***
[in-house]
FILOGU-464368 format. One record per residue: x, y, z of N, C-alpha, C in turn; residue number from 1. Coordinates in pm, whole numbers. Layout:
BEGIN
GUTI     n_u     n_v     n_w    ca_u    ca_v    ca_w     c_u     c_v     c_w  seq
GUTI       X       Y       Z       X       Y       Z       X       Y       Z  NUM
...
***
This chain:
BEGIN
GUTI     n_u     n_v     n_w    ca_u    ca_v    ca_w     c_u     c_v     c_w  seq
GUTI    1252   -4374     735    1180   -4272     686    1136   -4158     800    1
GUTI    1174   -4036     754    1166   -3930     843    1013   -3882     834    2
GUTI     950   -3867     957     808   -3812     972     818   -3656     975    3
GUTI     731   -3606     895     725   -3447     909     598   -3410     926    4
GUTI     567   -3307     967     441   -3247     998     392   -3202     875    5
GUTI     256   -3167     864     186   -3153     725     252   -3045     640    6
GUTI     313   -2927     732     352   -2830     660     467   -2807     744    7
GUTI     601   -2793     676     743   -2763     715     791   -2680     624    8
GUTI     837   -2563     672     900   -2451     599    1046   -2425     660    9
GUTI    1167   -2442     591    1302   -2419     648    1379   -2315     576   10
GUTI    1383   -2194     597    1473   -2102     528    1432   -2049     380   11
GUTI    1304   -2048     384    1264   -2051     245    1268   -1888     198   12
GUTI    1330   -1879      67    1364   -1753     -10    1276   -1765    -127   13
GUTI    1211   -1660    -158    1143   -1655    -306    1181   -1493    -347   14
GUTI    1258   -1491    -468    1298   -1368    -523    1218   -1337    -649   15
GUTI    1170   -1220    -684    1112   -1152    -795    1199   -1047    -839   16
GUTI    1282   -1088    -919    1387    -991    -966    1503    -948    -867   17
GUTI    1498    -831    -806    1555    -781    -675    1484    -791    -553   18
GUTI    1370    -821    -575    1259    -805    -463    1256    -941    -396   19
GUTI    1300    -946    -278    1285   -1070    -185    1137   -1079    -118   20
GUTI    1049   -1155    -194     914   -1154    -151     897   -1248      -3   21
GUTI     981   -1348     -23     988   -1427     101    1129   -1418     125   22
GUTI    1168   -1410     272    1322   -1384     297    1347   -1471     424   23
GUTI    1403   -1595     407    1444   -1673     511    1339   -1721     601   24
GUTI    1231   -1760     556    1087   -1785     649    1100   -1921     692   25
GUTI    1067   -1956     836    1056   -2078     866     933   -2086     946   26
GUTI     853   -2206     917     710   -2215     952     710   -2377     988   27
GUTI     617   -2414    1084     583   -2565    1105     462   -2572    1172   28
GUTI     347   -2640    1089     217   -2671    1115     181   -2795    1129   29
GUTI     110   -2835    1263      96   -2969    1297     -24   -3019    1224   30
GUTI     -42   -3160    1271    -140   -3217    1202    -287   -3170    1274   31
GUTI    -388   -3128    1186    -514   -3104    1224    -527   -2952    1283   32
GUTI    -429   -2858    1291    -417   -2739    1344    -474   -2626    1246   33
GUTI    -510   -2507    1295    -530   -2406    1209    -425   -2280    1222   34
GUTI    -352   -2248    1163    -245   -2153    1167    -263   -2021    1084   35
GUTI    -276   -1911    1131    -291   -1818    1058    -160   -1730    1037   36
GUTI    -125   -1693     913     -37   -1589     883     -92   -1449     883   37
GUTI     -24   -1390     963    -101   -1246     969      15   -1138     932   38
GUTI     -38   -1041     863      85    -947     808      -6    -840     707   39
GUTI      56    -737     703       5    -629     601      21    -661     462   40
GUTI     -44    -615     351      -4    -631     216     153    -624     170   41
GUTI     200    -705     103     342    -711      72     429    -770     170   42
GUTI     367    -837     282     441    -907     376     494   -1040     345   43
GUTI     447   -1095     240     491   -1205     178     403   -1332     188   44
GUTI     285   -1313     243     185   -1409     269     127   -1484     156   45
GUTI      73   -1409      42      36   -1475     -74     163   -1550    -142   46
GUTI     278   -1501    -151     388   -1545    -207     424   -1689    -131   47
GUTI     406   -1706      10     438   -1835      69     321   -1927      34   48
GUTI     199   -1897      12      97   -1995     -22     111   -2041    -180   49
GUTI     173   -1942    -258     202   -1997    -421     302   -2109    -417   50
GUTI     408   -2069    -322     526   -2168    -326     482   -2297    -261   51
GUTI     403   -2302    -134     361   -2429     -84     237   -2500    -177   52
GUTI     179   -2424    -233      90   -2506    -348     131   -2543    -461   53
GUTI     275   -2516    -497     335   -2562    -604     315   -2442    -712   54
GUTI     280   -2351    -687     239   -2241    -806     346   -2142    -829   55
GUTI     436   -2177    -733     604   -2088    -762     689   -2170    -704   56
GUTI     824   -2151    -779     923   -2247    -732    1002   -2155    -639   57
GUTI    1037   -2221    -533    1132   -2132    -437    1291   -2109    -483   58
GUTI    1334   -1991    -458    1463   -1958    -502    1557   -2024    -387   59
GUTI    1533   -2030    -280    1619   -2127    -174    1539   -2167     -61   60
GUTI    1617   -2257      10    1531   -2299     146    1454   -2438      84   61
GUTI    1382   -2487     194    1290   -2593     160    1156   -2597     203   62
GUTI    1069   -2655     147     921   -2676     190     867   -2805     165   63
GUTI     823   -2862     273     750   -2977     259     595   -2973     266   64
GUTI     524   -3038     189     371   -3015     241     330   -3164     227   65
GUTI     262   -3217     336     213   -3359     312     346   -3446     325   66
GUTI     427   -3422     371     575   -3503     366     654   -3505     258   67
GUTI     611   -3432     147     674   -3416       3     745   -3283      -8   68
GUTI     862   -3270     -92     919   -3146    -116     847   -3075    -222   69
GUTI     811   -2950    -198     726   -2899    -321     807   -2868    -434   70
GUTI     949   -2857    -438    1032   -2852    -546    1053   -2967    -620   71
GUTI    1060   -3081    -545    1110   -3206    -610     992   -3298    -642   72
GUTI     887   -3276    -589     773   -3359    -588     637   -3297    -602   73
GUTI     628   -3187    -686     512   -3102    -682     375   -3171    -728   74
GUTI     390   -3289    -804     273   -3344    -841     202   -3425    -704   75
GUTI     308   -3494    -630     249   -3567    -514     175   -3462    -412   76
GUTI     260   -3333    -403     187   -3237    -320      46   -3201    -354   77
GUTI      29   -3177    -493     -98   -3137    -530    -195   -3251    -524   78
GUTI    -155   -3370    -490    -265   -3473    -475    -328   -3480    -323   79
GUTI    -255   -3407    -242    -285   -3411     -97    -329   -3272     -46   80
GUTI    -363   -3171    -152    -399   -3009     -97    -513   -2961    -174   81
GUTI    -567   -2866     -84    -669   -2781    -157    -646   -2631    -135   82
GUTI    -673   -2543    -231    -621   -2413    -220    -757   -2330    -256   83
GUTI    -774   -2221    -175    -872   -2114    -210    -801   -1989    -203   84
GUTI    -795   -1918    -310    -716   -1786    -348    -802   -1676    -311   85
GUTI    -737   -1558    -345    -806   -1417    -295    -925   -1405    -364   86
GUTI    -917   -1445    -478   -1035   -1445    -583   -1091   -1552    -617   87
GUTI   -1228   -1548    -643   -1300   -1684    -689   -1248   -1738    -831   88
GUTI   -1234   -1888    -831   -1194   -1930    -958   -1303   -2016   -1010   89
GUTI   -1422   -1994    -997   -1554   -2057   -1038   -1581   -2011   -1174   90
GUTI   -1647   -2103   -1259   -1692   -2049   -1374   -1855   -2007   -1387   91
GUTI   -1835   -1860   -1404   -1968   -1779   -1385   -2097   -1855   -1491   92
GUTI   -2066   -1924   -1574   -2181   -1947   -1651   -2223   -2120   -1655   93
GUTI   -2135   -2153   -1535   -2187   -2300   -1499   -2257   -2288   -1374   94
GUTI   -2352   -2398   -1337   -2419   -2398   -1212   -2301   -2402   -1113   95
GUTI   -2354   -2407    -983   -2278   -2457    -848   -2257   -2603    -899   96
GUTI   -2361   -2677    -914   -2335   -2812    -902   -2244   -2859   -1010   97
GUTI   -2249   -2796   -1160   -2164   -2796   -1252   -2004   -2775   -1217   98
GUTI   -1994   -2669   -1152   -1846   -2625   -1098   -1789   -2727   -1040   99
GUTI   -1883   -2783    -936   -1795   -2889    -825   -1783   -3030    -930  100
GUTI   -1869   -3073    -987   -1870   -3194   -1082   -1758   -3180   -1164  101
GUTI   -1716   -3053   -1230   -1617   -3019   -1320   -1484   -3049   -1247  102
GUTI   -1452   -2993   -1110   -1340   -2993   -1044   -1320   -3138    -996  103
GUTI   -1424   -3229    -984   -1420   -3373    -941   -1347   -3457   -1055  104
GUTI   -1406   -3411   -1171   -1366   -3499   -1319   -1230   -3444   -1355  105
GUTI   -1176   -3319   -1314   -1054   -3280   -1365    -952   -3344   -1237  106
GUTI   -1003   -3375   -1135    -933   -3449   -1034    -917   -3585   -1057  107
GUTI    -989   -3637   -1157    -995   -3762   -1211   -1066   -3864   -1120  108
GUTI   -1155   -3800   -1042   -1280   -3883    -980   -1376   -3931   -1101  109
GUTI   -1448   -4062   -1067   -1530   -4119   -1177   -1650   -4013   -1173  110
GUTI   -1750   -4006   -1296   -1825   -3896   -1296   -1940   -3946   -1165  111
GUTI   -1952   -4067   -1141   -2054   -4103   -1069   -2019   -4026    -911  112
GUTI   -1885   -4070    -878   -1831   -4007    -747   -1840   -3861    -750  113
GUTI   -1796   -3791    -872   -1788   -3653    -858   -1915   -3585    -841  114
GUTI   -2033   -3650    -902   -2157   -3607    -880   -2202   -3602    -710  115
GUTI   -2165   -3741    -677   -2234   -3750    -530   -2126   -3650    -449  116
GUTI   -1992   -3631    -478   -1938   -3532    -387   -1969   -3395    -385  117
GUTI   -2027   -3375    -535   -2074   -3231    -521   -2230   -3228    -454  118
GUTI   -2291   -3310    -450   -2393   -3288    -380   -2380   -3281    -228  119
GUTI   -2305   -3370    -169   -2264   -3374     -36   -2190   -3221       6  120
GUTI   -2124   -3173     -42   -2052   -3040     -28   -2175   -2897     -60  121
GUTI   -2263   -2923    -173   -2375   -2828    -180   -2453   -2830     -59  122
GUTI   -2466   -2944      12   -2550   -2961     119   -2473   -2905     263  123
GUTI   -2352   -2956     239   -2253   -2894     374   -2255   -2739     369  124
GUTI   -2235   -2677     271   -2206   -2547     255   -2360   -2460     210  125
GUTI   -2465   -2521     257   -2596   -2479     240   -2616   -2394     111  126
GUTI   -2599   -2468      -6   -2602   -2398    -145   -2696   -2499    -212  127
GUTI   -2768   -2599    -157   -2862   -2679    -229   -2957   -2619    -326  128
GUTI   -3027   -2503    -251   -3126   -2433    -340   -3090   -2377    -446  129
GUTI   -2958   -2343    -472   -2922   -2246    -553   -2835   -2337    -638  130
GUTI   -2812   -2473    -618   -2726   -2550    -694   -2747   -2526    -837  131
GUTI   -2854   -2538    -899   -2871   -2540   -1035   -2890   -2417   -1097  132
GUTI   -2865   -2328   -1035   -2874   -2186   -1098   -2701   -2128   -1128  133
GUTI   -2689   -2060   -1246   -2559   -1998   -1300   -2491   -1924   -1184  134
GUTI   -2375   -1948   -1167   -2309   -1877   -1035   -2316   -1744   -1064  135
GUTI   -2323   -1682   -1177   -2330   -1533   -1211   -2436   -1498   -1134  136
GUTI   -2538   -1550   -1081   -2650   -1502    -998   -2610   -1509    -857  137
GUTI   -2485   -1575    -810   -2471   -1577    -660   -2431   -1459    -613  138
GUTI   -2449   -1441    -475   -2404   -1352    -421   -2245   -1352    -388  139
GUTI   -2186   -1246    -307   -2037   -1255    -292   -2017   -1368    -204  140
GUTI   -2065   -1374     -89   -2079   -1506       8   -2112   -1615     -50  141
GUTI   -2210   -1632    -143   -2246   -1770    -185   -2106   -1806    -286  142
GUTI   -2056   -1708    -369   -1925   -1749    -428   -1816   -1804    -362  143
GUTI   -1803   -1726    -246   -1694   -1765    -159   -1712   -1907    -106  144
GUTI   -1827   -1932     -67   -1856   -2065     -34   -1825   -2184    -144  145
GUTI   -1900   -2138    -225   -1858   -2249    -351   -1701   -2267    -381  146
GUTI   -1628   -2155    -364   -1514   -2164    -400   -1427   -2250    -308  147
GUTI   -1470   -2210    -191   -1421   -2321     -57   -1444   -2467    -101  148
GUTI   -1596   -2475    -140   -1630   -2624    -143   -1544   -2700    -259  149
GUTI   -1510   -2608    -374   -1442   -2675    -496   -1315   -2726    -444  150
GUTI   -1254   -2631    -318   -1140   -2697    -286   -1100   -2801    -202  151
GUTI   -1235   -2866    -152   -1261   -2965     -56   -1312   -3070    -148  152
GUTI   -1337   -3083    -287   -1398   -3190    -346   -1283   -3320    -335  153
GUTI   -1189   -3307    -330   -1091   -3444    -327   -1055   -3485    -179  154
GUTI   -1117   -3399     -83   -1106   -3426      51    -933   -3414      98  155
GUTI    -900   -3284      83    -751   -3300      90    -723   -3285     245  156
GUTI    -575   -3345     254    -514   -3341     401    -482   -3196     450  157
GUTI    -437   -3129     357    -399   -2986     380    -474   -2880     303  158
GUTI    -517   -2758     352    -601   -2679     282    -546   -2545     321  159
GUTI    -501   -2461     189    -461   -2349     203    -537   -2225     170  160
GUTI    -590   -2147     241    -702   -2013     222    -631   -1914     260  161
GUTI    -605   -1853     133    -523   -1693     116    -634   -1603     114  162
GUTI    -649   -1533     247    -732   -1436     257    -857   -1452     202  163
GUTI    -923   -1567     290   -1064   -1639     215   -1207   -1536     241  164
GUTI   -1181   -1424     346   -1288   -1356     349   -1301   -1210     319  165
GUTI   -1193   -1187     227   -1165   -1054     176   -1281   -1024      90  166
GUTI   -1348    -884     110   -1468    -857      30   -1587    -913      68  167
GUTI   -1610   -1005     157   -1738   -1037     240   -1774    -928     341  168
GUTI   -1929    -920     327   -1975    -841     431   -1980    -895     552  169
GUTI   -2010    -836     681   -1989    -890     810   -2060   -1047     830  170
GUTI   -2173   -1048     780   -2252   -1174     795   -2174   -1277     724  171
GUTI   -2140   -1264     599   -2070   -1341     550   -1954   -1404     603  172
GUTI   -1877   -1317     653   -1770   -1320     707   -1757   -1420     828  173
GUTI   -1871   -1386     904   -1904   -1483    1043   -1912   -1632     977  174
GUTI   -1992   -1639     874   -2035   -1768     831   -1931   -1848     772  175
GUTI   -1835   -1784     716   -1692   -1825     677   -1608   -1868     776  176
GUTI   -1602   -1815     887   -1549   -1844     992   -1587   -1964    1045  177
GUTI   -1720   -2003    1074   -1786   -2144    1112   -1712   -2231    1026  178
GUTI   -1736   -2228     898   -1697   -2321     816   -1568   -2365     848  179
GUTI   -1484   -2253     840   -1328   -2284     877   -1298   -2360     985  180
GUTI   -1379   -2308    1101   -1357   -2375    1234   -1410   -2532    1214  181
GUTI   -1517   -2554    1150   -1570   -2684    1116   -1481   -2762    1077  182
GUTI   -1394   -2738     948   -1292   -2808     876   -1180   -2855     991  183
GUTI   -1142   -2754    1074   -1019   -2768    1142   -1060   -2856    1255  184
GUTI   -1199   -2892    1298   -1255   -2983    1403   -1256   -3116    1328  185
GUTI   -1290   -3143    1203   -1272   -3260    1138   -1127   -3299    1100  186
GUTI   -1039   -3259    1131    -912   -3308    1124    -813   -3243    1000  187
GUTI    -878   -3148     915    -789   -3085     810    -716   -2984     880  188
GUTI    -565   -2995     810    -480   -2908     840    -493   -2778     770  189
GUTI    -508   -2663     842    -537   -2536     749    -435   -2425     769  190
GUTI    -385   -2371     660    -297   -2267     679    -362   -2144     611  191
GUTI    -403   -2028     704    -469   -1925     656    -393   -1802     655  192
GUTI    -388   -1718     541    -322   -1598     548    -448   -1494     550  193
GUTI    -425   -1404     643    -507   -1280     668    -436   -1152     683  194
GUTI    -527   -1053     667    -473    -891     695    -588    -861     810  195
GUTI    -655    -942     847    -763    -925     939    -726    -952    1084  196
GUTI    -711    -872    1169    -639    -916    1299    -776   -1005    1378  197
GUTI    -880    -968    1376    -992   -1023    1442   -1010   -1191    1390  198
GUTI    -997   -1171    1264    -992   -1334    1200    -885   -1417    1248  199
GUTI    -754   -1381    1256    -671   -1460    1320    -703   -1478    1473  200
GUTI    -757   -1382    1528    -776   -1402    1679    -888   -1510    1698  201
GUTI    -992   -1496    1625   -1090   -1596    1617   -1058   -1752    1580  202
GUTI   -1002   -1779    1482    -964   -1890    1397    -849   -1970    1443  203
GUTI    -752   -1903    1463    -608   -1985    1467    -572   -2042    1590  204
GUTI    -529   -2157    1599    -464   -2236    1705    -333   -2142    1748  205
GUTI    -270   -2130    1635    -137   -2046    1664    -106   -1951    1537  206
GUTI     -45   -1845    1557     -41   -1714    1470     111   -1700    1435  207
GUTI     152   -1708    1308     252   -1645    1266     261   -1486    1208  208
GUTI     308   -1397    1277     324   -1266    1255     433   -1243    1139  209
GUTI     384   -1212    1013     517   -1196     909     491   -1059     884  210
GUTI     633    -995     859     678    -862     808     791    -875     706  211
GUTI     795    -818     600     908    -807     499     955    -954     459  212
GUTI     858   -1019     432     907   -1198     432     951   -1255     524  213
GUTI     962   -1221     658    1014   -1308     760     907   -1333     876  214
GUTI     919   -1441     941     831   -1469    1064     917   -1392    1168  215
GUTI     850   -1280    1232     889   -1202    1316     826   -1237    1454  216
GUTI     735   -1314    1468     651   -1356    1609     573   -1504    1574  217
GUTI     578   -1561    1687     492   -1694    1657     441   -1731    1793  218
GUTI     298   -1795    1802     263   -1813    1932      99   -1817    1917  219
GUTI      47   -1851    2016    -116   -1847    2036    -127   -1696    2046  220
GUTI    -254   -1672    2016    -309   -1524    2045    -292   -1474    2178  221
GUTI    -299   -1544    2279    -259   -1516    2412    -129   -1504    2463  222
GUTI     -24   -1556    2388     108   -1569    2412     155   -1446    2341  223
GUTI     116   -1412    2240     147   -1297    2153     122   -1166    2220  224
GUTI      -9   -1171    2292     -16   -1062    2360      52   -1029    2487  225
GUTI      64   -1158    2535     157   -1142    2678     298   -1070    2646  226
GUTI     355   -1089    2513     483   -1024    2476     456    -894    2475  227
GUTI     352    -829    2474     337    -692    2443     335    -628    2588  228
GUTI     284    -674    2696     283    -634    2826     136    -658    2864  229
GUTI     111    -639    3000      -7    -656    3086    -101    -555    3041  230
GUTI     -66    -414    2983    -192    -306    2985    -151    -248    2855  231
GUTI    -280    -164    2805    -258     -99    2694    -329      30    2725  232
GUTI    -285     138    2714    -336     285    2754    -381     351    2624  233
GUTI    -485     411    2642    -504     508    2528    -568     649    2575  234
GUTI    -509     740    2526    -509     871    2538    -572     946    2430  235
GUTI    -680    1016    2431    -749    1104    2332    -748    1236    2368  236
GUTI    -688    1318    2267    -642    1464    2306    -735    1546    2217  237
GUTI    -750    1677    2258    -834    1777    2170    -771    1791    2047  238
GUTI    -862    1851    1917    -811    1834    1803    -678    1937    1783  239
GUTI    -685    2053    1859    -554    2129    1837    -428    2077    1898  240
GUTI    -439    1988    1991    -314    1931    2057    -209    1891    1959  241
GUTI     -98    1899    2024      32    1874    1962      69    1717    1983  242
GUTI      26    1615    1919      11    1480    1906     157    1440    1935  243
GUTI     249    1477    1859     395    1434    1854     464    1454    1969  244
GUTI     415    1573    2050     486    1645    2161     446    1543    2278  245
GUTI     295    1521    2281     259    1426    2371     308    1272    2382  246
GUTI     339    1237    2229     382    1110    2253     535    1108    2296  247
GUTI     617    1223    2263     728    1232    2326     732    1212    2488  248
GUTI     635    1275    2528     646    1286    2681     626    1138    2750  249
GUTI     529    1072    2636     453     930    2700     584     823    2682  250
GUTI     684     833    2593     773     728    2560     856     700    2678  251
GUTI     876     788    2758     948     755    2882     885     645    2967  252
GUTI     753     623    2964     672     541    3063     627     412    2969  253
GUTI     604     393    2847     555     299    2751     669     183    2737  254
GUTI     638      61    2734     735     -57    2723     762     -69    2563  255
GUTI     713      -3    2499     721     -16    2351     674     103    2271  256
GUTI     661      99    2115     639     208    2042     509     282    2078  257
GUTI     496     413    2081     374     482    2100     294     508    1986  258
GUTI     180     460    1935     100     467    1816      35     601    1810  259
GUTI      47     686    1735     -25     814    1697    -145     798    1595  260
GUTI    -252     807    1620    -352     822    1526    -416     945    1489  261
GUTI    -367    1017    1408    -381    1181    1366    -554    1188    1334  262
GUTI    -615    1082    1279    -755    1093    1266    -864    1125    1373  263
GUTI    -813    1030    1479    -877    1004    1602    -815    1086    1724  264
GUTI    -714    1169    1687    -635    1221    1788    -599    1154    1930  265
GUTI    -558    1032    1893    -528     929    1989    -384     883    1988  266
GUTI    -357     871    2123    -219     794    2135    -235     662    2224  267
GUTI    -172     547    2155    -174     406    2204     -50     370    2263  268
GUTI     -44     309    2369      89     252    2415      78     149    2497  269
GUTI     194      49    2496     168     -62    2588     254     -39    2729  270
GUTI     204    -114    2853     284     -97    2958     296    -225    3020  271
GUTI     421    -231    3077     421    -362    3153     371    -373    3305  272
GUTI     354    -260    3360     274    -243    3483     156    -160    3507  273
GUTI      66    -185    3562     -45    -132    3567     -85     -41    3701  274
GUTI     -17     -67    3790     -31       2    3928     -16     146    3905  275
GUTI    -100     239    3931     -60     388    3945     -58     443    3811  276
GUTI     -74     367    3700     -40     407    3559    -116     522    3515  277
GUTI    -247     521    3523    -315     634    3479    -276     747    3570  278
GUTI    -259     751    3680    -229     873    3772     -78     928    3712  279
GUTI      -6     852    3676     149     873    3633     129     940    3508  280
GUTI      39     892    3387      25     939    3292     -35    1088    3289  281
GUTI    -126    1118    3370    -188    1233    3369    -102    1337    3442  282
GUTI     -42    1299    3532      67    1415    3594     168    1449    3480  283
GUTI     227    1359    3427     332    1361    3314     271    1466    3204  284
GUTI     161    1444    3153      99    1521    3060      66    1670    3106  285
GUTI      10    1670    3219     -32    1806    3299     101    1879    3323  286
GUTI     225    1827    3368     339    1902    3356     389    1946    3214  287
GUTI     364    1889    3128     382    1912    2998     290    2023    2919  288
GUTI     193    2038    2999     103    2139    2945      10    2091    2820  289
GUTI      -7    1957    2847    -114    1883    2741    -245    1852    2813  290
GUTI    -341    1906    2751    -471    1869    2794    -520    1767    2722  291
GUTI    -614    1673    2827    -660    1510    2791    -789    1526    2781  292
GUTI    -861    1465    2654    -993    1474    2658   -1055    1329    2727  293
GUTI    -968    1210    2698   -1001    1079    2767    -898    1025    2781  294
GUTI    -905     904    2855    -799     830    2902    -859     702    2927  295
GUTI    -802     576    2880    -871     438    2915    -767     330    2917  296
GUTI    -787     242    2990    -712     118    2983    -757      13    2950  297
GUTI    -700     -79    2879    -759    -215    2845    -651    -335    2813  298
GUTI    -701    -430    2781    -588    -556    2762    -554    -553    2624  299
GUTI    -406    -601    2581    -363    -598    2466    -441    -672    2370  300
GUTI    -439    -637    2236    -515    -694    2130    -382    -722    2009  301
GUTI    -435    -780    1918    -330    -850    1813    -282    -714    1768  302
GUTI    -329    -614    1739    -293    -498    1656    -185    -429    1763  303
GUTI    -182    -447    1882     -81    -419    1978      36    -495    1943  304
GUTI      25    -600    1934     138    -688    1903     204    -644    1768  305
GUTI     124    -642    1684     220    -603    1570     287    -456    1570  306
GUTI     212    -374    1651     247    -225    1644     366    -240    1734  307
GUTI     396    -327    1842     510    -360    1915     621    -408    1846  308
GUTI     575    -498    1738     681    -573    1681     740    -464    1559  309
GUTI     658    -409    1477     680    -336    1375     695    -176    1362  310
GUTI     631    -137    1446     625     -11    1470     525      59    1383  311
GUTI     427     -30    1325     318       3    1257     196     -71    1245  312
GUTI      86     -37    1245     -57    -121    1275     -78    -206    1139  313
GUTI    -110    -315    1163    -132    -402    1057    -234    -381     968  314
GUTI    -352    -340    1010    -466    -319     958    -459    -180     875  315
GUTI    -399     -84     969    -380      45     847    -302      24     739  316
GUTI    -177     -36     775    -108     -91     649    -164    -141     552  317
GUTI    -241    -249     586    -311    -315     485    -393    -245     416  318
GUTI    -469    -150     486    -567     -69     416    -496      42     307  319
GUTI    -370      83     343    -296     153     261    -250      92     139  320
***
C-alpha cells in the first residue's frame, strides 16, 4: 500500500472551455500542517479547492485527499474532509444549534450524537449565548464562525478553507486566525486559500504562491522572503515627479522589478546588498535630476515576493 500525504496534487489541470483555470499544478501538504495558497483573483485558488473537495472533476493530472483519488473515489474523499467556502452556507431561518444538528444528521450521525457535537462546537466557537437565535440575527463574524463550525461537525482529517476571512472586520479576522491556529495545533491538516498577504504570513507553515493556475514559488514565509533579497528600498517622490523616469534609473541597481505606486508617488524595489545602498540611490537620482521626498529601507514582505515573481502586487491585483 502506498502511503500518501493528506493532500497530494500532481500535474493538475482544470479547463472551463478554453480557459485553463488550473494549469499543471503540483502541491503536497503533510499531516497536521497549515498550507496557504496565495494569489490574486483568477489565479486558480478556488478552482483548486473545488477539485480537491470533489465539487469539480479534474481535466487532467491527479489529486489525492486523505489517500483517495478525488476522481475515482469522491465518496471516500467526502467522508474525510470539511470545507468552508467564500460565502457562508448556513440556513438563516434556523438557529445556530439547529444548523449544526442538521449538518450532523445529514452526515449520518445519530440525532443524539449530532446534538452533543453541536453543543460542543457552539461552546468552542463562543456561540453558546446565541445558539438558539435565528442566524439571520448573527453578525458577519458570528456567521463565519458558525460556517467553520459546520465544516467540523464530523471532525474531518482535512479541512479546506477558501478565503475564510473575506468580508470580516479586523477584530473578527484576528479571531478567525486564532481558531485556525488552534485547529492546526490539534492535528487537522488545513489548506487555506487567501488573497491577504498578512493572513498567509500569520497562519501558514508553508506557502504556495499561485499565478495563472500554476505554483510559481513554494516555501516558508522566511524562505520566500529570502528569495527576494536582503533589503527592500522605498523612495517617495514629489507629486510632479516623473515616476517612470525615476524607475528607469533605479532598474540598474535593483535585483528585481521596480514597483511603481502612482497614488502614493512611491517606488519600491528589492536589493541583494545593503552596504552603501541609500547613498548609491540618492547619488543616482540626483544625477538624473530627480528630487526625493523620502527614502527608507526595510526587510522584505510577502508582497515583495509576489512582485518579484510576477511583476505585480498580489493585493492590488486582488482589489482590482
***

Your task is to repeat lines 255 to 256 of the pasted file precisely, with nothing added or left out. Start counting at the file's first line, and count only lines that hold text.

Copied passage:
GUTI     415    1573    2050     486    1645    2161     446    1543    2278  245
GUTI     295    1521    2281     259    1426    2371     308    1272    2382  246